Sunday, October 13, 2013

Re-reading Rex Stout's Early Novels

I’ve started doing reading “projects,” for some reason, and the most recent was to re-read the non-Nero-Wolfe books by Rex Stout.  I actually have them all, and the largest sum I have ever paid for a book, I paid for one of them.

Five novel:
Under the Andes (1914)
How Like a God (1929)
Seed on the Wind (1930)
Forest Fire (1933
The President Vanishes (1934) [Published anonymously], reprinted under his name in 1967]

Four mysteries:
The Hand in the Glove: A Dol Bonner Mystery (1937)
Mountain Cat (1939)
Red Threads (1939) [Inspector Cramer]
Alphabet Hicks (1941)  [APA: The Sound of Murder (1965)]

The Tecumseh Fox mysteries:
Double for Death (1939)
Bad for Business (1940)
The Broken Vase (1941)

I’ve said this before, Rex Stout is my favorite mystery writer.  But I will also have to say that the five novels he published are mostly not worth reading.  Under the Andes reads very much like an attempt to write something like Conan Doyle’s Professor Challenger books (in particular, The Lost World).  How Like a God—well, here’s a fairly accurate review of it on Goodreads (  Seed on the Wind (which is available from an Amazon seller for $783.50, if you’re willing do something foolish, and for between $300 and $500 elsewhere) is (how shall I phrase this politely) a bad attempt at a Freudian sex novel.  Forest Fire—which I purchased for $75—is another psychological novel, set in Montana, in which the main character is a sexually confused forest ranger.  Its sole reason for continued interest is that Stout reused a scene in it (which went on for about 4 pages) in Death of a Dude (in which it took two paragraphs).  And The President Vanishes, which is actually the most readable of these five books, reminds me in a lot of ways of Sinclair Lewis’s It Can’t Happen Here (1935;'t_Happen_Here), in that there’s the threat of a totalitarian military takeover of the U.S.  Subject yourselves to these only if you’re feeling masochistic.  The last 10 pages are pretty good, though.  It’s hard to believe, really, that he published this book in the same year that Fer-de-Lance appeared; the first Wolfe book in incomparably better.

Of the 7 non-Wolfe mysteries, by far the best is the first, The Hand in the Glove, featuring Dol Bonner.  (Bonner, of course, appears in subsequent books—one of the Fox mysteries, one of the Wolfe novellas, and in one of the Wolfe novels.)  (  Bonner re-appears in Bad For Business, and seems to have an almost entirely different character. 

Mountain Cat, set in Cody, Wyoming, involves the effort of Delia Brand (aside—Stout reused this name, for the character of Delia Brandt, in Might As Well Be Dead) to solve her father’s murder.  The town in which it is set has always seemed to me to appear larger than it really was (1,800 in 1930; 2,500 in 1940), with taxis, “high-rise” buildings, and so on.  But the main character is fairly well done and the solution is fairly arrived at.  (

Inspector Cramer has a major part in Red Threads (and the red threads involve an old Navajo blanket unraveled and re-woven into a jacket).  (  The introduction to this book, which was re-printed as a part of Bantam’s Res Stout re-issue series, in notable for trashing—justifiably—Stout’s knowledge of and use of native American culture.  Still, the mystery is fairly well done, and it’s nice to see Cramer not dealing with Wolfe.  Although he doesn’t actually solve the mystery.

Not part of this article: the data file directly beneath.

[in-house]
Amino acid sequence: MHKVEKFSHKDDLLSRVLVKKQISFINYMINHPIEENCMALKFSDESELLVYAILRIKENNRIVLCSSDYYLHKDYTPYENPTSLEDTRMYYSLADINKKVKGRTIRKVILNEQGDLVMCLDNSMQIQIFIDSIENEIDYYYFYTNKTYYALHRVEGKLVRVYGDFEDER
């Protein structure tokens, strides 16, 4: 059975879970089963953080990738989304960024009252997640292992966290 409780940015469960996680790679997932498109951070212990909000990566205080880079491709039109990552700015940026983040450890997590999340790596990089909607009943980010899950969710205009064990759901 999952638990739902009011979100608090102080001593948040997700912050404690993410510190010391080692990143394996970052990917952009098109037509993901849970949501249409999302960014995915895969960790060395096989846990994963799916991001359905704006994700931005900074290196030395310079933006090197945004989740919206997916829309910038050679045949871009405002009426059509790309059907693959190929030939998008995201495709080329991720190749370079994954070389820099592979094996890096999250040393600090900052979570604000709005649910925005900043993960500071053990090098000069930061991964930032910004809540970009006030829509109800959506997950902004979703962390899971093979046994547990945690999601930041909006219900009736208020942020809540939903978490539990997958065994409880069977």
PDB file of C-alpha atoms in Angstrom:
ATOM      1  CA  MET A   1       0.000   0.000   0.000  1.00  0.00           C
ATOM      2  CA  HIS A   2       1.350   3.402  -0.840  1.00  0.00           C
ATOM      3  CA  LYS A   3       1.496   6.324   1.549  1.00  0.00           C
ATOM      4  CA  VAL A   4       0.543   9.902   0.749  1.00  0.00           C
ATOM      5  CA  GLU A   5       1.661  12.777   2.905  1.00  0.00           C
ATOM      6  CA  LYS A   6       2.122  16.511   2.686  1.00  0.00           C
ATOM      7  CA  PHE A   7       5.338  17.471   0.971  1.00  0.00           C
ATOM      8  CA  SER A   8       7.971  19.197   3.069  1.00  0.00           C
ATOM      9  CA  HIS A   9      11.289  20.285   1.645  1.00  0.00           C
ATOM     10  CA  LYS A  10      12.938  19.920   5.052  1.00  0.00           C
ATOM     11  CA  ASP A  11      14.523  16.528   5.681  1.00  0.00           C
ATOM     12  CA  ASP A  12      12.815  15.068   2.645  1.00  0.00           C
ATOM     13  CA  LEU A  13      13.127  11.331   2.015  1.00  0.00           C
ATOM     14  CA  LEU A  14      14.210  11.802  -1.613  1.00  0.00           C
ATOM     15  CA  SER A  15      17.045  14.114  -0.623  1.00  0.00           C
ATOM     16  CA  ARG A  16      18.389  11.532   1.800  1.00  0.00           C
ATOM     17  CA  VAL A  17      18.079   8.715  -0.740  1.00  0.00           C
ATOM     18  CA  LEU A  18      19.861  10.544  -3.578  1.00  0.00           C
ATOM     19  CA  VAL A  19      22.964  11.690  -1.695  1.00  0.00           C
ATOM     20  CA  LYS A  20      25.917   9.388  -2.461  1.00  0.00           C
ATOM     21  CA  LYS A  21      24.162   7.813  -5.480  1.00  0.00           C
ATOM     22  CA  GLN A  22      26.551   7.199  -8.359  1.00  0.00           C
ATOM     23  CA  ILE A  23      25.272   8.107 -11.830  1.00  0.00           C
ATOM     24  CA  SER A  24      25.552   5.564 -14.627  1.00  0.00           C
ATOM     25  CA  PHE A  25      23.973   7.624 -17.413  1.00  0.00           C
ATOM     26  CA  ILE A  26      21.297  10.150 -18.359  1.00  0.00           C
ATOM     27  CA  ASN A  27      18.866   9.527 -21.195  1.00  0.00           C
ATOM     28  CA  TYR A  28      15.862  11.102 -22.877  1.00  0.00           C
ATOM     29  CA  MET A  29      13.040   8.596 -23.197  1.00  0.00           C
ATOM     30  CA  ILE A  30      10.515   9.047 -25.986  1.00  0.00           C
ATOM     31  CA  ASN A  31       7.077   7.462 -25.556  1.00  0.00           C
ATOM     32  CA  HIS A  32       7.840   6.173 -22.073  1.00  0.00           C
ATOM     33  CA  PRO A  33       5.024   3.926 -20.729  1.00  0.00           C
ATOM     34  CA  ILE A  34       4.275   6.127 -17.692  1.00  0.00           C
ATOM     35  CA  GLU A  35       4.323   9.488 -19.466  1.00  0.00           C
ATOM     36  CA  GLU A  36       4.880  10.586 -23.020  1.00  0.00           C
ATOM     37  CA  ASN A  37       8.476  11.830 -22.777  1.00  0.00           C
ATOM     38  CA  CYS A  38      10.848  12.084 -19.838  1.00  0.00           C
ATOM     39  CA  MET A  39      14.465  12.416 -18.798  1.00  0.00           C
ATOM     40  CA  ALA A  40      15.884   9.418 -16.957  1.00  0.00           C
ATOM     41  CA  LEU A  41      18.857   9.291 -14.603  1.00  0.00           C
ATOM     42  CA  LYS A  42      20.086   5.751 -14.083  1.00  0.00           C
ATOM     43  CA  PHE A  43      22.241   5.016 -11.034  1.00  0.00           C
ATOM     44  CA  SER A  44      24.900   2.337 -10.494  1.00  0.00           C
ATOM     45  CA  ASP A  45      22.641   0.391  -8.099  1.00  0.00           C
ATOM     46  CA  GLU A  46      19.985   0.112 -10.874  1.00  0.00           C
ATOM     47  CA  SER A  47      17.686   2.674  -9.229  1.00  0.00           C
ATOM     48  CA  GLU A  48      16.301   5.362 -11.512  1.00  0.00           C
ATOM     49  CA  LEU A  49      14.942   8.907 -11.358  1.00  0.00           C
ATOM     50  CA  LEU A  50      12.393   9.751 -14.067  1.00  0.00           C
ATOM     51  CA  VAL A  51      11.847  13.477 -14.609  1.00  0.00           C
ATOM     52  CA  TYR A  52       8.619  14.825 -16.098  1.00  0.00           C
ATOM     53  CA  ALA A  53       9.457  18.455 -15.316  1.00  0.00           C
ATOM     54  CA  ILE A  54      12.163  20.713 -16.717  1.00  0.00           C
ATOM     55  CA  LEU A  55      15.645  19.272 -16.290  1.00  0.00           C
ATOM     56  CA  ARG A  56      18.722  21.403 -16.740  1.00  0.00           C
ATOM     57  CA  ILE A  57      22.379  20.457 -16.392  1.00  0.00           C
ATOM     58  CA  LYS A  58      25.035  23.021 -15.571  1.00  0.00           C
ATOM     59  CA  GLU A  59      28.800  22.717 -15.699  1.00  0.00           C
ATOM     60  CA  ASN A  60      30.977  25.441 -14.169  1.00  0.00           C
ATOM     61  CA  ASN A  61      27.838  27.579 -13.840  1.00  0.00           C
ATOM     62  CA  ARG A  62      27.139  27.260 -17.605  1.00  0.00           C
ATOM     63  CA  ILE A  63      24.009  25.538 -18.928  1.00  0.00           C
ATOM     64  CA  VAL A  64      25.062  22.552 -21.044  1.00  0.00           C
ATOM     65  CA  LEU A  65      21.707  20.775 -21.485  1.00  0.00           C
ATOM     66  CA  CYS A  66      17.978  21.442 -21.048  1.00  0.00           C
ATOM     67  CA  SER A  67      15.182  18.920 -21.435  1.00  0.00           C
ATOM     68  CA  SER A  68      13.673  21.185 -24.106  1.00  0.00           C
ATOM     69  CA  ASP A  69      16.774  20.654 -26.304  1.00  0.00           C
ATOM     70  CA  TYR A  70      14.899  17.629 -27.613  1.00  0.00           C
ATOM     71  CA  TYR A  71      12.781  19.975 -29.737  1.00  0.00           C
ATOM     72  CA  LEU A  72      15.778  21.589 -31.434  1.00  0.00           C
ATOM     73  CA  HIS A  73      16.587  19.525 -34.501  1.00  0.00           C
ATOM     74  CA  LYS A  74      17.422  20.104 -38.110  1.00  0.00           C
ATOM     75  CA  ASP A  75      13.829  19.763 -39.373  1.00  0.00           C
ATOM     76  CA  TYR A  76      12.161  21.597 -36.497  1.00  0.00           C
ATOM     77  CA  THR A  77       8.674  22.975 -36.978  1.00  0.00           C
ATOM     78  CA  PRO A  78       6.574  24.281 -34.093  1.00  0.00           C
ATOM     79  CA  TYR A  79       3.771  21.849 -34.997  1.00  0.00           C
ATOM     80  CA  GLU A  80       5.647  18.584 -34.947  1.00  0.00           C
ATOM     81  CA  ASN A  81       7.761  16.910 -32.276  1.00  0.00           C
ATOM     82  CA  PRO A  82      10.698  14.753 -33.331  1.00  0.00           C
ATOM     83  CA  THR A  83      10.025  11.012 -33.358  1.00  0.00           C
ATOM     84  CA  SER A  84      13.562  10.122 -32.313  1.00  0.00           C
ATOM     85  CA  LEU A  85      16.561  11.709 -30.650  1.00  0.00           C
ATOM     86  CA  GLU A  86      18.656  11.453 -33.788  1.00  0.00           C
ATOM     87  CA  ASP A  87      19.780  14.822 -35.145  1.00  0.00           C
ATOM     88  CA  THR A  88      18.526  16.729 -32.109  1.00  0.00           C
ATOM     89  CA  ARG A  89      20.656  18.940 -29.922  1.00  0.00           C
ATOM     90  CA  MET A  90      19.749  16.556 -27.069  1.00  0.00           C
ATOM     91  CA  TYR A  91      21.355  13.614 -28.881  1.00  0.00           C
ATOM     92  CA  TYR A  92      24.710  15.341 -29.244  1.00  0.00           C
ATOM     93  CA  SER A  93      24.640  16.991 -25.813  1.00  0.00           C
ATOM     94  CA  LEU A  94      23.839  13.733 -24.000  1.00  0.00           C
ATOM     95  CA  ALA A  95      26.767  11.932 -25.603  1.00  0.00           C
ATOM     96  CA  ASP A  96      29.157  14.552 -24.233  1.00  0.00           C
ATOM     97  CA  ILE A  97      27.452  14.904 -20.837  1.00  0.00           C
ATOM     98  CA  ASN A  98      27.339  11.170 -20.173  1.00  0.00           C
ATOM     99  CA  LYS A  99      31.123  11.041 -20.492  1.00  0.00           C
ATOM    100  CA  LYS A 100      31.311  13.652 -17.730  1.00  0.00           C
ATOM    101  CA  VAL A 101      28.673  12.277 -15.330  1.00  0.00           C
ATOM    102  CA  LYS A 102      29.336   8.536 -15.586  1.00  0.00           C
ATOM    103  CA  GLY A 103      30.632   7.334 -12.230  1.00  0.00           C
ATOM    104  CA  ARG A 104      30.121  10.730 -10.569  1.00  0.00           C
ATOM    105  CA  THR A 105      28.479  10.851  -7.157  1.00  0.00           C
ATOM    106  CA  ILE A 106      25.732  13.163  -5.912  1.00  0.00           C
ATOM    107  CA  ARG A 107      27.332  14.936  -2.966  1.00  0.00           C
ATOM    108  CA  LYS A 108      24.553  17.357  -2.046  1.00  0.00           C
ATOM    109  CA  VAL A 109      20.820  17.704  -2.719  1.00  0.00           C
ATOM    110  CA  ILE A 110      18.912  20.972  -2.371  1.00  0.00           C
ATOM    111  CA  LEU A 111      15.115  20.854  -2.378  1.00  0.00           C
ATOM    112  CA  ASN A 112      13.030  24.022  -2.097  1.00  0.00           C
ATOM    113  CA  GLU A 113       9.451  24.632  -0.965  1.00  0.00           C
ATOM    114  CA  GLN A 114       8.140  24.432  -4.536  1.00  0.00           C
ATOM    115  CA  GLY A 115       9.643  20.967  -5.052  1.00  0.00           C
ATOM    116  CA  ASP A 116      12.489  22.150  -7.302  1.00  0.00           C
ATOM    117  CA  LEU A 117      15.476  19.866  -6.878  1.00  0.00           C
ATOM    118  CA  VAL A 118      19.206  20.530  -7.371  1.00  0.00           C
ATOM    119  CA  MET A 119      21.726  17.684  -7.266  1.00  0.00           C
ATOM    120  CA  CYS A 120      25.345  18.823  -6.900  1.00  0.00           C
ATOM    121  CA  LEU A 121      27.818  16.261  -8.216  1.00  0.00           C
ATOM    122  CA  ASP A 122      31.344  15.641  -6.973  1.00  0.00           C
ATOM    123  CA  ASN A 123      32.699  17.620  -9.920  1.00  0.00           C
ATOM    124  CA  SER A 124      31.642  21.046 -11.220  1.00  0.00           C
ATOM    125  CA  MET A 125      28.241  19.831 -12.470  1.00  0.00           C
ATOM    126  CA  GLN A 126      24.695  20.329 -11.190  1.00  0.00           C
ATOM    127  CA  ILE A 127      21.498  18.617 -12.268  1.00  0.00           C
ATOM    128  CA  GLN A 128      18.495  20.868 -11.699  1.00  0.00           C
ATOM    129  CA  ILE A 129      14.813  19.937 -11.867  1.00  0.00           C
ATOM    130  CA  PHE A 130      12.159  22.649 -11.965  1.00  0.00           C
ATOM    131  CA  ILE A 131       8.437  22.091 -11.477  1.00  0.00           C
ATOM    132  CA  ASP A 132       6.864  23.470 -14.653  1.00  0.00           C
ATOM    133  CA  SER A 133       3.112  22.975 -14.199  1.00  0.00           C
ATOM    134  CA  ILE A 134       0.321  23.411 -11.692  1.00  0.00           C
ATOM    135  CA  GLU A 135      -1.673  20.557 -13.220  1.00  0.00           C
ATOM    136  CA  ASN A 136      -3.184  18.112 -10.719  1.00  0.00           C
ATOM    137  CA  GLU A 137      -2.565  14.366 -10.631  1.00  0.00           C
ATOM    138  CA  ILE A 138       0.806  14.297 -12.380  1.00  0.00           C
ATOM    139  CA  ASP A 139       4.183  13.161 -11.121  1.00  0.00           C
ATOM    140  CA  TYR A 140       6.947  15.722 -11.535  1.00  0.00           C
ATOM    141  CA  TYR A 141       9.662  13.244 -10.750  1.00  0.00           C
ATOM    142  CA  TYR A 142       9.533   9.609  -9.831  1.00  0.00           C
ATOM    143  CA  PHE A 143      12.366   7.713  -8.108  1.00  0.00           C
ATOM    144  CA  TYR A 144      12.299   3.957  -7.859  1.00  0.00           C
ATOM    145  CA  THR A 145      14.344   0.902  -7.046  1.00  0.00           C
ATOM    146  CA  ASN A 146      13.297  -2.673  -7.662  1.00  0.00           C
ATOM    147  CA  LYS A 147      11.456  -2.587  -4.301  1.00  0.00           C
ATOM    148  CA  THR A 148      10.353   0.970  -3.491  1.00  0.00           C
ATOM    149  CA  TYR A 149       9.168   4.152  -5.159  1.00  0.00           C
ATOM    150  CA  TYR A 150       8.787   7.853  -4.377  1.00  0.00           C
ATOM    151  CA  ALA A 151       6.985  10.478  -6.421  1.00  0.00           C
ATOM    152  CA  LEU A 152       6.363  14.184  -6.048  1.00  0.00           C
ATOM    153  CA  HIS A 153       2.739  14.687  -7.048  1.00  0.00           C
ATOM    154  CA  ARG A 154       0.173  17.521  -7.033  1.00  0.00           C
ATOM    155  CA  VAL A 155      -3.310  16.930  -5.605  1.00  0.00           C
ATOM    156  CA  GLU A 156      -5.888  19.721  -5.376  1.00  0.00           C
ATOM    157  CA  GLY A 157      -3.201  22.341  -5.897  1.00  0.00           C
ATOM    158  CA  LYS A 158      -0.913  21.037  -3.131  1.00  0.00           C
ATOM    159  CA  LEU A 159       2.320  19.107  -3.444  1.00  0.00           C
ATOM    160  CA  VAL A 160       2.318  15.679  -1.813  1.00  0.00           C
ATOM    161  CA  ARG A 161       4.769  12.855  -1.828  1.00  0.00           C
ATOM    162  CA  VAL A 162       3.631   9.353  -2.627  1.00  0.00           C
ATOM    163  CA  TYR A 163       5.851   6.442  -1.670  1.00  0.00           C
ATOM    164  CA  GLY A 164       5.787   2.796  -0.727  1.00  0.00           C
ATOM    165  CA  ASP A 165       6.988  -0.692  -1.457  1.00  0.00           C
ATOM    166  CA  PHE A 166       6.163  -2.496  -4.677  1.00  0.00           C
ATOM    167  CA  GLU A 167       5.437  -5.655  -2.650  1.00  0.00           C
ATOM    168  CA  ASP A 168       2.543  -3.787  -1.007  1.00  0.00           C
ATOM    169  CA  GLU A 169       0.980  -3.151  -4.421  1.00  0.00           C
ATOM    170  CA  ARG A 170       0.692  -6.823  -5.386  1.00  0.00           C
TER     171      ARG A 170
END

Alphabet Hicks, the title character of the book, is a disbarred lawyer currently driving a cab, and apparently becoming involved in the occasional investigation (2 or 3 others are mentioned in the book).  (  Hicks is hired by Judith Dundee to figure out why her husband, industrialist R. I. Dundee, believes she’s selling trade secrets to his arch-rival.  It also has one of the most insipid love-struck young men in the history of mystery novels.

The three Tecumseh Fox books, in terms of quality, are close to The Hand in the Glove.  (  Double for Death is nicely plotted and makes use of a confusion of identities twist.  Bad for Business, which Stout re-wrote as a Wolfe novella (and, frankly shouldn’t have), deals with industrial sabotage (and also has an insipid love-struck young man).  The weather provides a crucial clue.  The Broken Vase involves the suicide of an extremely promising classical violin player, and a stunningly simple ploy for destroying his career.  (Stout also re-uses a plot twist in this book in one of the Wolfe novellas—but with a, well, twist, but telling you which would be a spoiler.)  It’s also the best of the three Fox books.  Stout was known to have said, in later years, that Fox was not a real character, just a bundle of characteristics.  I’m not sure he was right about that; was is true is that the books apparently did not get good reviews and sold poorly.

After re-reading all of them, I find my love of the Nero Wolfe books intact, and I also find it difficult to understand how it was possible for his earlier books to be so…inadequate…when, from the beginning, the Wolfe books were so compelling.

And this has been much longer than I intended.


  1. Really enjoyed your recap! I'm a Nero Wolfe fan but haven't read Stout's other books except for Hand in Glove. From your descriptions, I think I'll save my money.


    1. I actually like the Tecumseh Fox novels; they're just a significant step down from the Wolfe books. But the novels from the late 1920s/early 1930s are all but unreadable. But they're by Stout, so I got them...